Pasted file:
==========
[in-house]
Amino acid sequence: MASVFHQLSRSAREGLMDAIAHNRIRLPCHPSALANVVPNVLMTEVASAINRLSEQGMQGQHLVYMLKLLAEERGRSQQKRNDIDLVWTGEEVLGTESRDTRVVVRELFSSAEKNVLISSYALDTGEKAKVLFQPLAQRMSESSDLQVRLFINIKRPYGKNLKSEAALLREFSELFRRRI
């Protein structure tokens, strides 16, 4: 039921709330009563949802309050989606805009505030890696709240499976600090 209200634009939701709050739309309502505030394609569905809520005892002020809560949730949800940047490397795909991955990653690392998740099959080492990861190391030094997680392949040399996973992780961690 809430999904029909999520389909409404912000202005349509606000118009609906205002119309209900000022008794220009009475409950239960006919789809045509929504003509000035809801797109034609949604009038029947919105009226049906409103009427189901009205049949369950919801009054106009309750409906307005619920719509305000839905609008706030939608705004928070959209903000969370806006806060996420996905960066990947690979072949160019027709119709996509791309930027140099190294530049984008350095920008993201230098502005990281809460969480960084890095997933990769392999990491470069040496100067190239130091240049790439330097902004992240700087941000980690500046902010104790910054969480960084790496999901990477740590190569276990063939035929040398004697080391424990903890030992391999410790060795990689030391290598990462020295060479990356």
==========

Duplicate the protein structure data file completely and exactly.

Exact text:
[in-house]
Amino acid sequence: MASVFHQLSRSAREGLMDAIAHNRIRLPCHPSALANVVPNVLMTEVASAINRLSEQGMQGQHLVYMLKLLAEERGRSQQKRNDIDLVWTGEEVLGTESRDTRVVVRELFSSAEKNVLISSYALDTGEKAKVLFQPLAQRMSESSDLQVRLFINIKRPYGKNLKSEAALLREFSELFRRRI
């Protein structure tokens, strides 16, 4: 039921709330009563949802309050989606805009505030890696709240499976600090 209200634009939701709050739309309502505030394609569905809520005892002020809560949730949800940047490397795909991955990653690392998740099959080492990861190391030094997680392949040399996973992780961690 809430999904029909999520389909409404912000202005349509606000118009609906205002119309209900000022008794220009009475409950239960006919789809045509929504003509000035809801797109034609949604009038029947919105009226049906409103009427189901009205049949369950919801009054106009309750409906307005619920719509305000839905609008706030939608705004928070959209903000969370806006806060996420996905960066990947690979072949160019027709119709996509791309930027140099190294530049984008350095920008993201230098502005990281809460969480960084890095997933990769392999990491470069040496100067190239130091240049790439330097902004992240700087941000980690500046902010104790910054969480960084790496999901990477740590190569276990063939035929040398004697080391424990903890030992391999410790060795990689030391290598990462020295060479990356």